(4) No person shall be deemed to be a tenant or to have any right or title in the land allotted to him until such a written order has been passed and he has taken possession of the land with the permission of the Collector, and after possession has been so taken, the grant shall be held subject to the conditions declared applicable thereto.
Section 28 reads :
28. Power to make rules.-The State Government may, by notification in the Official Gazette make rules generally for carrying into effect the provisions and purposes of this Act and in particular for all matters which are prescribed thereunder.
It would be noticed that there is practically no guidance provided in the Act with regard to the principles to be applied in the matter of allotment of land.
8. Under the provisions of that Act the Rajasthan Colonisation (Bhakra Project Government Land Allotment & Sale) Rules, 1955 were made and came into effect on 25 December, 1955. The extent of land which could be allotted to those cultivating Government lands since before December 31, 1947 was 50 bighas if the Joint family consists of adult male members not exceeding five and 15 bighas of additional area per additional member if the number of members is in excess of five. In the case of those cultivating lands since after 31st December 1947 25 bighas could be allotted for a joint family consisting of three adult male members and 15 bighas for every adult male members in excess of three. Thus the difference between pre-1947 and post-1947 tenants is negligible.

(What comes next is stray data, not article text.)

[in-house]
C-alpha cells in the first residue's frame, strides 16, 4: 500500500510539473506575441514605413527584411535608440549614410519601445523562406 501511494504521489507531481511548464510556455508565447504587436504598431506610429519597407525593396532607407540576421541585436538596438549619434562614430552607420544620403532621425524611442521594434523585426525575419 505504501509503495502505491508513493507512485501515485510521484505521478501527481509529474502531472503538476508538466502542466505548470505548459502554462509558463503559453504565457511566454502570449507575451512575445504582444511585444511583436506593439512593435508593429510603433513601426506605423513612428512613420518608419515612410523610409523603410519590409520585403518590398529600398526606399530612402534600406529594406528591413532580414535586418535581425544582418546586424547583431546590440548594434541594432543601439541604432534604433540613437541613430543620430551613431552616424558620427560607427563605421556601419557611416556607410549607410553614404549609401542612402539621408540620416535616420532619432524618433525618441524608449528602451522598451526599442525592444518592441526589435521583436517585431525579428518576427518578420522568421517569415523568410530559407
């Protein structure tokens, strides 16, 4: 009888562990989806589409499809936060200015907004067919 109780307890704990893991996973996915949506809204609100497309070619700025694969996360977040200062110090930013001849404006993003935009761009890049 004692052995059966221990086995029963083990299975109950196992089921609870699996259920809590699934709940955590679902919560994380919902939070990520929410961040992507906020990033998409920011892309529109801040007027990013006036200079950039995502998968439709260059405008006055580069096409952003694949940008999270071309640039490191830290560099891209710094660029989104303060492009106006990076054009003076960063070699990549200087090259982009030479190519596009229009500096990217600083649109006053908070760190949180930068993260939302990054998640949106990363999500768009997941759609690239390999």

9. Under the Rajasthan Colonisation (Gang Canal Lands Permanent Allotment and Sale) Rules, 1956 the scale of allotment is uniform without any discrimination between various classes of persons to whom land may be allotted.
10. Under the Rajasthan Colonisation (Rajasthan Canal Project Government Land Allotment and Sale) Rules, 1967 all post-1955 temporary cultivation leases in the Colony Area were terminated and all the lands covered by such leases reverted to the Government. Rule 16 reads :
16. A joint family shall, for the purposes of existing holding and of allotment of land under these Rules, be deemed to be one person and dealt with accordingly. No separation or partition affected after the 15 October, 1955 will be taken into consideration.
Under Rule 19 Bhakra landless persons were entitled to 15 bighas in each case ; so aim landless tenants. Tenure tenants who held land less than 15 bighas in their khatas and the whole or part thereof was with a Sub-tenant, not liable to ejectment, were entitled to allotment of so much of Government land as would render their khatas equal to 15 bighas. Here again there was no discrimination in the matter of allotment of land among the various classes of persons to whom land may be allotted. After Rules 16 and 19 read with Rule 7(x) and (xi) were struck down by the Rajasthan High Court, these Rules were repealed and the Pre-1955 Conditions and Post-1955 Rules were promulgated.